A female fighter from the Kurdish People’s Protection Unit (YPG) stands on the front line in the northeastern Syrian city of Al-Hasakah. (Delil Souleiman/Agence France-Presse via Getty Images)
Opinion writer

While the Obama administration haggles over its Syria strategy, a Kurdish militia that claims more than 25,000 battle-hardened fighters is poised several dozen miles north of the Islamic State’s capital of Raqqa — ready to roll toward the extremists’ sanctuary.

U.S. Special Operations forces have been providing air support, training and supplies for the Syrian Kurdish group, the People’s Protection Units, known as the “YPG” from its Kurdish initials. A resupply shipment of about 100 pallets of arms and other aid has been positioned at a U.S. air base in the Gulf, awaiting Washington authorization for an airdrop to the Kurdish fighters and their Sunni Arab allies.

“We have no objection to more cooperation with the U.S. and going ahead to Raqqa,” said Saleh Muslim, the co-chair of the Democratic Union Party, which oversees the militia. But he said that any final assault on Raqqa should come from an estimated 5,000 Arab tribal forces in the region that are working with the YPG. Muslim spoke to me Tuesday by Skype from northeast Syria.

Several U.S. officials say that a White House decision to approve expanded aid has been expected for more than a week. Deliberations were complicated by debate over Russia’s recent military moves in Syria, which Moscow describes as an effort to join the fight against the extremists.

“Analysis paralysis” is how one frustrated U.S. official describes the slow process of approval. Advocates argue that after recent setbacks for a U.S. “train and equip” mission for Syrian moderate forces, the Kurds are the best option against the extremists: Air support wouldn’t risk significant U.S. casualties, nor would it violate existing U.S. understandings with Turkey, nor would it threaten the Russians.

Press secretary Josh Earnest says President Obama still has confidence in the head of U.S. military's Central Command Gen. Lloyd Austin and his leadership in efforts to fight Islamic State forces in Syria. (Reuters)

Muslim said the YPG force is larger than a U.S. official’s estimate of 25,000 but he wouldn’t provide a number. U.S. and Kurdish officials said the YPG’s power on the ground and its readiness to attack are already well-known to the Islamic State militants, who are getting pounded in the Raqqa region by coalition airstrikes and firefights with YPG forces.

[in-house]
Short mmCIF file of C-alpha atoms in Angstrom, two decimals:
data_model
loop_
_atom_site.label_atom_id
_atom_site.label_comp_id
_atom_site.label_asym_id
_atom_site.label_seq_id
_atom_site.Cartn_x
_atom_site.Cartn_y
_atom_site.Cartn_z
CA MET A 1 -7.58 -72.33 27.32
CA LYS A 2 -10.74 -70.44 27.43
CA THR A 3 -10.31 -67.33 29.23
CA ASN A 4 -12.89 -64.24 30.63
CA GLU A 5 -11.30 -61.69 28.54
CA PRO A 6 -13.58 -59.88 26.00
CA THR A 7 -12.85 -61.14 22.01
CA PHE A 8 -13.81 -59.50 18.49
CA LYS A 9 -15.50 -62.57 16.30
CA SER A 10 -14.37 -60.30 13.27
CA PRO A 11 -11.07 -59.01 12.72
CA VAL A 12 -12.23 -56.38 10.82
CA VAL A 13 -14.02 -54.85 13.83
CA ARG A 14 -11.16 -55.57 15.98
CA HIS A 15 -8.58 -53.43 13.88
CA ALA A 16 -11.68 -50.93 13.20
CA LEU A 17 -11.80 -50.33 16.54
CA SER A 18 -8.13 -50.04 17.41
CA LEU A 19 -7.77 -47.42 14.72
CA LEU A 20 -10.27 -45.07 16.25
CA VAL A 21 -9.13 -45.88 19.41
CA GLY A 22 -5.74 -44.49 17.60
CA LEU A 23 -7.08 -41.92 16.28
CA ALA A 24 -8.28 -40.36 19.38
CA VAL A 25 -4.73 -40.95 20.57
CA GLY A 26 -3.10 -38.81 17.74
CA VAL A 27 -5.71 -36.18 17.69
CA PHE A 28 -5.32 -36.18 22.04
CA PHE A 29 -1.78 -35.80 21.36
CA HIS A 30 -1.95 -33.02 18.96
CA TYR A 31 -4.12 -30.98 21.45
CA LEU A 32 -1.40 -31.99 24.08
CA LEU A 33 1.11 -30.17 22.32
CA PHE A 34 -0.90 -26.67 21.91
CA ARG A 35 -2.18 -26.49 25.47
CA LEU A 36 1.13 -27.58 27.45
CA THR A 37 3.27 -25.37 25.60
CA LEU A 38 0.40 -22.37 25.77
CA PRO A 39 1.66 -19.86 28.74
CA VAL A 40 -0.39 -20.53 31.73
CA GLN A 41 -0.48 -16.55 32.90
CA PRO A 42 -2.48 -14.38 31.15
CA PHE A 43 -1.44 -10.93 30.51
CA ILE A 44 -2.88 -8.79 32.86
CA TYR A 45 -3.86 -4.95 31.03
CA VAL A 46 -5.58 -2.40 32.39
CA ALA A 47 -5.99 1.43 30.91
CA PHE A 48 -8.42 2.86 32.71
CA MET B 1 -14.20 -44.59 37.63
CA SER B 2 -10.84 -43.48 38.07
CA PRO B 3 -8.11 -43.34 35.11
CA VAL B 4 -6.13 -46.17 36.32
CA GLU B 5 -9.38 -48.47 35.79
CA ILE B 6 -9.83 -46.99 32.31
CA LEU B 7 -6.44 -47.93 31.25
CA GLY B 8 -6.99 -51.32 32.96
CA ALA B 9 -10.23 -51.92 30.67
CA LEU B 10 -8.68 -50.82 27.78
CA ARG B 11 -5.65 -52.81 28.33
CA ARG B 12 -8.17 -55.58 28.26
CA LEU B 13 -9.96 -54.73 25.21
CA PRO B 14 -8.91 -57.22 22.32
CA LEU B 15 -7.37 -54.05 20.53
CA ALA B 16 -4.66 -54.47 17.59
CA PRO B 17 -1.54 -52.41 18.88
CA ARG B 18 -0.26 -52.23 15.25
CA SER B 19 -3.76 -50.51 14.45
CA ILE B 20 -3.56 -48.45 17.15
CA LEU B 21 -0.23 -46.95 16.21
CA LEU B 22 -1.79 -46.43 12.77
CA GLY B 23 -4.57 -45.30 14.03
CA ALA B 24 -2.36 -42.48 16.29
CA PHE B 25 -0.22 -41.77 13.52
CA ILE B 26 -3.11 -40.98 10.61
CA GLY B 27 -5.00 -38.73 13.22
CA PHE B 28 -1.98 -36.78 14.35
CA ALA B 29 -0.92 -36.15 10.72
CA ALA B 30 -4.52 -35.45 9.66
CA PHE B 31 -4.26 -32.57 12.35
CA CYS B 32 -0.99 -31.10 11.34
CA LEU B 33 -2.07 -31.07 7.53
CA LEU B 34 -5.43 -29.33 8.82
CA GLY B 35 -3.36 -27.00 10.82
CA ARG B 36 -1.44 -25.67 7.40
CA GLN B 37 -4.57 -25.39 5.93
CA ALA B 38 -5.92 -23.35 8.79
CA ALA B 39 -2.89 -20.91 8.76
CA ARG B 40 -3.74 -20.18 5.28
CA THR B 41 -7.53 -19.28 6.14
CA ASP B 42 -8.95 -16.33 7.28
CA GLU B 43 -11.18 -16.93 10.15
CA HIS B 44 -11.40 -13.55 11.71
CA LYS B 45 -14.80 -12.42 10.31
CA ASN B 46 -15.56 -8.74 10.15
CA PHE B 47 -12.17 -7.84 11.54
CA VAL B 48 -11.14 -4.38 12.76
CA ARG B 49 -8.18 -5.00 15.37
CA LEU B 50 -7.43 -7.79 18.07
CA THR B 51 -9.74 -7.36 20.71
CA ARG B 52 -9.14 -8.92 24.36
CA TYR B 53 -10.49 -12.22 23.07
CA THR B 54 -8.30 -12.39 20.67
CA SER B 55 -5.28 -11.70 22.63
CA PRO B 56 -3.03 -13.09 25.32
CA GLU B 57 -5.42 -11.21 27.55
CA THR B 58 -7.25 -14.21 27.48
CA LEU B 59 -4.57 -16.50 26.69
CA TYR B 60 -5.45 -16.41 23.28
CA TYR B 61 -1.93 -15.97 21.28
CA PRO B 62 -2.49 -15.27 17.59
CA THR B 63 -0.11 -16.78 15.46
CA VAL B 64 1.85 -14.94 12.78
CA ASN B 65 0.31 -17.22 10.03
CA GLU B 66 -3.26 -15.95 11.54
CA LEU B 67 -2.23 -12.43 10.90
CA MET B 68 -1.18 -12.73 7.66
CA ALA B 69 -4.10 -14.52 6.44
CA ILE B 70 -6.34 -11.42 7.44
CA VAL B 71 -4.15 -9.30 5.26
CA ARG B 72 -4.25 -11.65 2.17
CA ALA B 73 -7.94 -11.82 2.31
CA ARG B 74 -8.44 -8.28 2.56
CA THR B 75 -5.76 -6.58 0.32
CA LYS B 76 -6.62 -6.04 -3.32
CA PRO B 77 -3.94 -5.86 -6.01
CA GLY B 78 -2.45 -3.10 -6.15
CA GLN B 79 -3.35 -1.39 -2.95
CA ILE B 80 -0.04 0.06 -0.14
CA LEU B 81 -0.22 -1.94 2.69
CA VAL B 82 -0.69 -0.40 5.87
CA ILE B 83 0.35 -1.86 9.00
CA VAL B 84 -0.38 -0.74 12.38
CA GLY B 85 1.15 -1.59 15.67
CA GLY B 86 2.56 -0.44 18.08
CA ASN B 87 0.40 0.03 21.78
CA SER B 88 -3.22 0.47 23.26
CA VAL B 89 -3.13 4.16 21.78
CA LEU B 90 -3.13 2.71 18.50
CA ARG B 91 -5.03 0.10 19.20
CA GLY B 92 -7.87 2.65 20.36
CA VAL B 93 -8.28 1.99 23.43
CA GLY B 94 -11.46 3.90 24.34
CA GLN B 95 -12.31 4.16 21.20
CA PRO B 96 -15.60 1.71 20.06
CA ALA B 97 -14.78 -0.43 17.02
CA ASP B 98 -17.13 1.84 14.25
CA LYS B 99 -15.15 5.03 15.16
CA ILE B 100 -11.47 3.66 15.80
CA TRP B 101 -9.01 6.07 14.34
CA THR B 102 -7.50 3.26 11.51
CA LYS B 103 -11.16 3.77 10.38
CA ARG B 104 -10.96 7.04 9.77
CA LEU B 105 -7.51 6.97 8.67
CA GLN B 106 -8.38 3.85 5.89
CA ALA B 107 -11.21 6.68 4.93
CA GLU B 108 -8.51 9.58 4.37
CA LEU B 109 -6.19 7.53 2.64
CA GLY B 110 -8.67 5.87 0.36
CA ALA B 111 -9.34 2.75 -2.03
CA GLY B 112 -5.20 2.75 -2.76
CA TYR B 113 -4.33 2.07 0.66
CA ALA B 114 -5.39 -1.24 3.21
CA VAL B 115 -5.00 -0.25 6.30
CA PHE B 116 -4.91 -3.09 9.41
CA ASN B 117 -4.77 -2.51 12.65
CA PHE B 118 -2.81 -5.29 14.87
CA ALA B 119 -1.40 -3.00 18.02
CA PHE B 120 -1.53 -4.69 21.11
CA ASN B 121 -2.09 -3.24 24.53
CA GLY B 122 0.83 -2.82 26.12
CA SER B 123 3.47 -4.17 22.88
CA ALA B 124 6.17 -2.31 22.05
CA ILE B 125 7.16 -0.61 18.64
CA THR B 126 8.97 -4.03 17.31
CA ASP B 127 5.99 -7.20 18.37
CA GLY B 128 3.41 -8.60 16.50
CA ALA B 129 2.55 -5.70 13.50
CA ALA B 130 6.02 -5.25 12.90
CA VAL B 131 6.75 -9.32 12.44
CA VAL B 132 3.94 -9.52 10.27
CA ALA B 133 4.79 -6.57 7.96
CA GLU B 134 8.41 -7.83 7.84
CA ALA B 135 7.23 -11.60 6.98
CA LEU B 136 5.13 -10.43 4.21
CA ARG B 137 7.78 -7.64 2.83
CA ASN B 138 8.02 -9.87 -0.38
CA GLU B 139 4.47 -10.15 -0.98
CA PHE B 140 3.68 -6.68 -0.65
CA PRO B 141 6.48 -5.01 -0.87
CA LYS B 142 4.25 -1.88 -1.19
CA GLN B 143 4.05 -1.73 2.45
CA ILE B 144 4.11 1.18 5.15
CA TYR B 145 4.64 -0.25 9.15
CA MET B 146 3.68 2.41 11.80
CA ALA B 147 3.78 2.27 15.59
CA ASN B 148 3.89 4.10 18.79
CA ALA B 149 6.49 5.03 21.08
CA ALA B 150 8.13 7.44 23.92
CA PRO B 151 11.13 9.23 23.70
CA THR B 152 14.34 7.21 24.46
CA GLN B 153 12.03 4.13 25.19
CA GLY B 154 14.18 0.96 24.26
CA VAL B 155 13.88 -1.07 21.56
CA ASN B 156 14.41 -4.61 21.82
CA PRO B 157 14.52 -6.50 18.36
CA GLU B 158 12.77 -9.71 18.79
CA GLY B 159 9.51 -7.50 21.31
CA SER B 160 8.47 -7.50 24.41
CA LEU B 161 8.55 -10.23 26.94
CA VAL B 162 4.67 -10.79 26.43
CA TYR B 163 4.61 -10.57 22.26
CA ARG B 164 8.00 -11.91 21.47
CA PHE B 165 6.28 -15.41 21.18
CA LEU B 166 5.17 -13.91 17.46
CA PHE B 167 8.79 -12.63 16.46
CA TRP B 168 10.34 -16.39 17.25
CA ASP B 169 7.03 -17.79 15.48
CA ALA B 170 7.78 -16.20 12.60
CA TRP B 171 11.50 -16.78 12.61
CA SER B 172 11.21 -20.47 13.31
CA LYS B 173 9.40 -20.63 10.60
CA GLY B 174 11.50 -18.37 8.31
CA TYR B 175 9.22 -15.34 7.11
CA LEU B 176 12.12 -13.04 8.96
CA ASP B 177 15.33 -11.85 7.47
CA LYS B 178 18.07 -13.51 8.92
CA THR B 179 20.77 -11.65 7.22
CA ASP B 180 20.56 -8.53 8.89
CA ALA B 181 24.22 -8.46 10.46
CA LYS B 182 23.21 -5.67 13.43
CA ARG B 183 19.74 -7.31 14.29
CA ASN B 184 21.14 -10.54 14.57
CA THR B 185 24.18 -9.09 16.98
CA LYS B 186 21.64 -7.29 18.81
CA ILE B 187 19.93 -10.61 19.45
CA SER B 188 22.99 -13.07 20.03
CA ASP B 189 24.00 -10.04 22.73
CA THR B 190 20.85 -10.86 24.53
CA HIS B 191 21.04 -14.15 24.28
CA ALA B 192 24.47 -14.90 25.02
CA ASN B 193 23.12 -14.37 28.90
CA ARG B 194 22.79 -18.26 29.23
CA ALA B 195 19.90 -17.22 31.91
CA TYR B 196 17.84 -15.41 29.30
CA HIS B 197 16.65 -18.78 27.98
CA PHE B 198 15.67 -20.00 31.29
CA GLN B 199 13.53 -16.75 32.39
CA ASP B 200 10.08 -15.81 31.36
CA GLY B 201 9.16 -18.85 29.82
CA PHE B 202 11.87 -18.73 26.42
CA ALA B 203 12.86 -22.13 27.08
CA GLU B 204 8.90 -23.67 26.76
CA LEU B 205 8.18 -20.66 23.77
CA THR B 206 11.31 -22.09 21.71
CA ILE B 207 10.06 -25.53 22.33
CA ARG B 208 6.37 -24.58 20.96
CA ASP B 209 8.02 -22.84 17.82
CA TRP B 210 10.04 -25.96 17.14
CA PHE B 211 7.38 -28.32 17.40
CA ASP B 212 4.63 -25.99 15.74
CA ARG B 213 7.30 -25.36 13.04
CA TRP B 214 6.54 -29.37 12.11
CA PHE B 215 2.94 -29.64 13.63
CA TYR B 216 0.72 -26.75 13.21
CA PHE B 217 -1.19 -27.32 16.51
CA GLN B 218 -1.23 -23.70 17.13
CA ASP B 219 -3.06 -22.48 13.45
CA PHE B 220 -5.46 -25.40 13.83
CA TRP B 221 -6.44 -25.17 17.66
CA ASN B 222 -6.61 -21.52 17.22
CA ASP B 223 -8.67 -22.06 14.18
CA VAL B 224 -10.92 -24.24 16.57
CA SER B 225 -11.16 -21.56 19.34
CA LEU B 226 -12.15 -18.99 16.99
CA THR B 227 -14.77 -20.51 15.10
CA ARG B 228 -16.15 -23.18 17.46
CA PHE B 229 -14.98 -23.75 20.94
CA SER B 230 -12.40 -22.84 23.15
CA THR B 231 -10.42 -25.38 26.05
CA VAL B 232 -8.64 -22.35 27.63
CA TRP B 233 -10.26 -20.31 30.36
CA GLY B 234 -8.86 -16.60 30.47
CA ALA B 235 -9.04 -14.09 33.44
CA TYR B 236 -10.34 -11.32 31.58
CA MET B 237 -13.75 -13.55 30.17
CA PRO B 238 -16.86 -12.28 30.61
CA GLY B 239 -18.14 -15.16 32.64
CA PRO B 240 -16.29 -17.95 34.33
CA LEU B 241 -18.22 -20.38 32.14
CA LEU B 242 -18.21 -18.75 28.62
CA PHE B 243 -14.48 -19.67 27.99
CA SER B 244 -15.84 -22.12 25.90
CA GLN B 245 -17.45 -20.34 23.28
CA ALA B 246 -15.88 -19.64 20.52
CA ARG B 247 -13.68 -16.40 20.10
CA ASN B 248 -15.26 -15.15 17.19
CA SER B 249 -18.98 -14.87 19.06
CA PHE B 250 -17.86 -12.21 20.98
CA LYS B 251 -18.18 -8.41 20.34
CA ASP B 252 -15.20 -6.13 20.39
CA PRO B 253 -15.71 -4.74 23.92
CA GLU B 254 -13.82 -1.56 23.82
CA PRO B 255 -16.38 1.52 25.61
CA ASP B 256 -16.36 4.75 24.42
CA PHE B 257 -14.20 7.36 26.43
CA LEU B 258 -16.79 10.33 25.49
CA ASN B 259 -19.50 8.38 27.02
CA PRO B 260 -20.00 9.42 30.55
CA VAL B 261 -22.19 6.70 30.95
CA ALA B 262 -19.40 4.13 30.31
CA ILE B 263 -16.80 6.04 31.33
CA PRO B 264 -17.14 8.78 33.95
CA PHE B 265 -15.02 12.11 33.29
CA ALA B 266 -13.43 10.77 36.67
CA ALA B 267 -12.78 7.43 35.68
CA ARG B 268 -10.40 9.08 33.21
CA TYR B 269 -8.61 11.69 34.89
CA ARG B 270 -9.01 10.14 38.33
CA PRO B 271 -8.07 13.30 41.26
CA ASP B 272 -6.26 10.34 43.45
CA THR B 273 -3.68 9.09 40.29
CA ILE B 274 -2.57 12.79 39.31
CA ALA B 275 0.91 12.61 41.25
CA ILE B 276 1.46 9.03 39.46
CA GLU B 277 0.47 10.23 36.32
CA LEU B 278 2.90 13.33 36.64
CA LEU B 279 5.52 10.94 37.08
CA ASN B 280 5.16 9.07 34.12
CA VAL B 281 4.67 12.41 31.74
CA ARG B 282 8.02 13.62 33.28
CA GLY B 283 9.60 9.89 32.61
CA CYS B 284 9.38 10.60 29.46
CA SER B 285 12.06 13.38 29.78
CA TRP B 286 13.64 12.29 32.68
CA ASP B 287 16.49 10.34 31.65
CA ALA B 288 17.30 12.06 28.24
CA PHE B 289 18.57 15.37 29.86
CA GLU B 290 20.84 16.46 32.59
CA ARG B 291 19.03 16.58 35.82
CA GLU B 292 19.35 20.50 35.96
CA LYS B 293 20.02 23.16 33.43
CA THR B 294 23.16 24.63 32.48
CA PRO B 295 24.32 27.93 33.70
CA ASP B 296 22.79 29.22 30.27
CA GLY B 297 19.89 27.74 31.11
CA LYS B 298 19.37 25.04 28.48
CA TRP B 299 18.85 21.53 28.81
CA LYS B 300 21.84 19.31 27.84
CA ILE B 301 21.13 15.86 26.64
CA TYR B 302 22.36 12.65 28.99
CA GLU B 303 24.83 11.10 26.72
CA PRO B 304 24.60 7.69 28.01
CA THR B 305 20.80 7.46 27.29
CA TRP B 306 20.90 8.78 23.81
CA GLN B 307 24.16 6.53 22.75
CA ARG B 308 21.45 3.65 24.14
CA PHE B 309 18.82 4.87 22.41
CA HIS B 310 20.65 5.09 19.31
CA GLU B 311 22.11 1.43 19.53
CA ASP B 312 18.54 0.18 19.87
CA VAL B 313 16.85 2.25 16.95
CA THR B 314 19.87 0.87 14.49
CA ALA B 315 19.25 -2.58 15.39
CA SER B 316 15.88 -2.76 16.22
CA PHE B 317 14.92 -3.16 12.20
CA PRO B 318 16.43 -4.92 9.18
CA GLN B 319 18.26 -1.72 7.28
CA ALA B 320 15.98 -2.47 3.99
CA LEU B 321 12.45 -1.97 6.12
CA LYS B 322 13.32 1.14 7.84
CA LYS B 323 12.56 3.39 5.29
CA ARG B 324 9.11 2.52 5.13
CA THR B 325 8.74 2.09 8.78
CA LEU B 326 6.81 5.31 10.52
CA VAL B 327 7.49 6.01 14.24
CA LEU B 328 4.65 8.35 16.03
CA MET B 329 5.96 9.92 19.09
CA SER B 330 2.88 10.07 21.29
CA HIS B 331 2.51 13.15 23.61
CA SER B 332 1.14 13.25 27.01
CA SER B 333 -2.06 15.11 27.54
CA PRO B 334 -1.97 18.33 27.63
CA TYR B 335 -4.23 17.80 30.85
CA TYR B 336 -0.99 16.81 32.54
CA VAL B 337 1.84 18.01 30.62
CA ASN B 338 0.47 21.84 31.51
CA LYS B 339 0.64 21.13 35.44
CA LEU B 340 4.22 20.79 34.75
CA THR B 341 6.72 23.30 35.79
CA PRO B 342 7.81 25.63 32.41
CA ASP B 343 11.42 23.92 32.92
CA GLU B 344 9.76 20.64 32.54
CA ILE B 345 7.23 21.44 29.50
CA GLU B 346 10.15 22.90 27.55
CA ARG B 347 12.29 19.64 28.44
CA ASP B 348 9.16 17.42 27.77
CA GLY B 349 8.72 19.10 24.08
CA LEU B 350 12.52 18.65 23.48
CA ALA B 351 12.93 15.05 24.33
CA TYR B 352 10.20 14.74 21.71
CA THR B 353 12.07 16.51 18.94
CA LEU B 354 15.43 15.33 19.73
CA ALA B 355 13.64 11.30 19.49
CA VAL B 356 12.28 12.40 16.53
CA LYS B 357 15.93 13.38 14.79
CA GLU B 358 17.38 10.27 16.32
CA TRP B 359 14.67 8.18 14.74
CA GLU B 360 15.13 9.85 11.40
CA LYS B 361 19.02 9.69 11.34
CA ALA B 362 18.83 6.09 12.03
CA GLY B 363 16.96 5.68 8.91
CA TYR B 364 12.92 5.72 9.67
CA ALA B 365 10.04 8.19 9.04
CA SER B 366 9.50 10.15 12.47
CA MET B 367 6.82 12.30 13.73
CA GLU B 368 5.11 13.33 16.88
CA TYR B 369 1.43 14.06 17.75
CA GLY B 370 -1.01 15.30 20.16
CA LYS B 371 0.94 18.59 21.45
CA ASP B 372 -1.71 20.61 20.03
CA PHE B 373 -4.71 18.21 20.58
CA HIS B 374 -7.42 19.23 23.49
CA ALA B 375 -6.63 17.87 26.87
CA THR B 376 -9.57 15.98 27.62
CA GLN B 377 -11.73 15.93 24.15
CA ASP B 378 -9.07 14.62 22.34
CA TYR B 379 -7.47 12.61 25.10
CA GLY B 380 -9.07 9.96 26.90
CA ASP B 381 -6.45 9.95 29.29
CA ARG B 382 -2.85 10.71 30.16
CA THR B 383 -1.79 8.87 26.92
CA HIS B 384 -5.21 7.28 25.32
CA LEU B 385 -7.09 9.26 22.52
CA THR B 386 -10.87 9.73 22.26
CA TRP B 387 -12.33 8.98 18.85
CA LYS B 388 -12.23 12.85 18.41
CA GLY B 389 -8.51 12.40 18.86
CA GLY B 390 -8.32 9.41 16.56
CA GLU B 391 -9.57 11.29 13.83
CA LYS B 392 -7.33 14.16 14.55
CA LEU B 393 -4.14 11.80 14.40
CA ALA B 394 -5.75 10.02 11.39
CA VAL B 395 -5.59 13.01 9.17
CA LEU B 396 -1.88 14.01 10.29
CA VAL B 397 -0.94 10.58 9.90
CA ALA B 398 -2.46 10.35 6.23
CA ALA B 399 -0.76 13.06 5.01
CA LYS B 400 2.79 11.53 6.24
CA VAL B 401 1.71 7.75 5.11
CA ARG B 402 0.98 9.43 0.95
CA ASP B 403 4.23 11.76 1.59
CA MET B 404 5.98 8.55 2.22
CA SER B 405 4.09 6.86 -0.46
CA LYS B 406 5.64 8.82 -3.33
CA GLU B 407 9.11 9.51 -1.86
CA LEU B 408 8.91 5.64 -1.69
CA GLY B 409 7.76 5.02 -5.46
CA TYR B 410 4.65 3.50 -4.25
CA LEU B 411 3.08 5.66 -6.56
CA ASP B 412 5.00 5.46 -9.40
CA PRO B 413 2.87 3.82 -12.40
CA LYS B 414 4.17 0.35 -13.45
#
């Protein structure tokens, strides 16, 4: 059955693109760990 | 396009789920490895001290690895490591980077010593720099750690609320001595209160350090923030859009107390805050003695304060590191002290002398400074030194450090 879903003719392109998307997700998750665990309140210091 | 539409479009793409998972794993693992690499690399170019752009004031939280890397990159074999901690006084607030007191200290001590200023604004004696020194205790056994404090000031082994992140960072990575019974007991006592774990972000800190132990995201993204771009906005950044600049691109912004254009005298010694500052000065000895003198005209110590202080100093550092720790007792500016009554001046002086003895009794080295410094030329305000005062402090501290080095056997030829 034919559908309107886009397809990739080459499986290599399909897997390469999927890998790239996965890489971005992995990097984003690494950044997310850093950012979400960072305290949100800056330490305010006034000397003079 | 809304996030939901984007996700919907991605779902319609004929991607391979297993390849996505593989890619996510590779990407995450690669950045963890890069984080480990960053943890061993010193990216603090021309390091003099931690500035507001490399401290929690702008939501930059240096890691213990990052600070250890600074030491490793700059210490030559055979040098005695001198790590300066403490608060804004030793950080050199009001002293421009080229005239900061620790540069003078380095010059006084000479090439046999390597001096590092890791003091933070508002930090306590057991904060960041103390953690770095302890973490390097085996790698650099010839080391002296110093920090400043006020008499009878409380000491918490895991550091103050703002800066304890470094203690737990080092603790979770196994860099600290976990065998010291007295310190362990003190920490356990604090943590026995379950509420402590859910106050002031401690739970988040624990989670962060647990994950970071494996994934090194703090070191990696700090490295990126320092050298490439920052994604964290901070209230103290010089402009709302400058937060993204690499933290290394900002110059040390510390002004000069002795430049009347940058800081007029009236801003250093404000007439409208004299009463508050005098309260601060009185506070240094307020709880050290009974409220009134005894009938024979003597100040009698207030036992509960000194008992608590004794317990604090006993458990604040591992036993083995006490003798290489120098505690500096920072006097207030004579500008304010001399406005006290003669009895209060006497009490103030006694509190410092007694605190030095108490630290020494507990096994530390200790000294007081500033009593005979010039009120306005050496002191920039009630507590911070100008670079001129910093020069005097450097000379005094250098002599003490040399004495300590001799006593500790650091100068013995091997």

The YPG fighters get high marks from U.S. commanders. Backed by U.S. air support, they’ve swept west from their bases in Iraqi Kurdistan and captured a huge swath of northeast Syria, estimated by one official at about 17,000 square kilometers. In January, they won a fierce battle to drive the Islamic State from the border town of Kobani.

U.S. commanders have discussed with their YPG counterparts a move south that would squeeze the Raqqa region, while U.S. and coalition planes and drones attack the city from the air. Once Kurdish fighters had cordoned the areas near Raqqa, the final assault to clear the city and hold it would be left to a Sunni Arab force. Muslim said that about 3,000 members of the al-Shammar tribe are fighting alongside the YPG in Hasakah province, northeast of Raqqa, and more than 1,000 additional Sunnis are fighting closer to the city. But any such assault on Raqqa is probably months away.

The YPG has been the most reliable ally for the U.S.-led coalition in Syria, but the alliance carries several regional complications. First, the militia has close links with the Iraqi Kurdish group known as the Patriotic Union of Kurdistan, or PUK, which has fragmented badly in recent years and has growing ties with Iran. Second, the YPG has even tighter bonds with the radical Turkish militia known as the PKK, which the Turkish government regards as a terrorist organization.

Syria has been a nightmare for U.S. policymakers partly because the order of battle there is so tangled. The rampaging YPG is backed by our adversary, Iran, but mistrusted by our ally, Turkey. The United States says it wants to work for a diplomatic settlement with help from Russia, which is now sending a significant new military force into northern Syria. Meanwhile, progress on the so-called “southern front,” has been hamstrung by Jordan’s reluctance to topple President Bashar al-Assad until it’s clearer who will succeed him.

In this fog of policy, the only goal shared by all major players — the United States, Russia, Turkey, Iran, Saudi Arabia, Jordan and the Syrian regime itself — is to defeat the Islamic State. The best U.S.-backed fighters against the extremists have been the Syrian Kurds, who say they’re ready to do much more, with U.S. support.

“The trust is there between the YPG and American forces,” says Muslim. In Syria, where there often seem to be only bad options, helping the Syrian Kurds fight the Islamic State should be a no-brainer.

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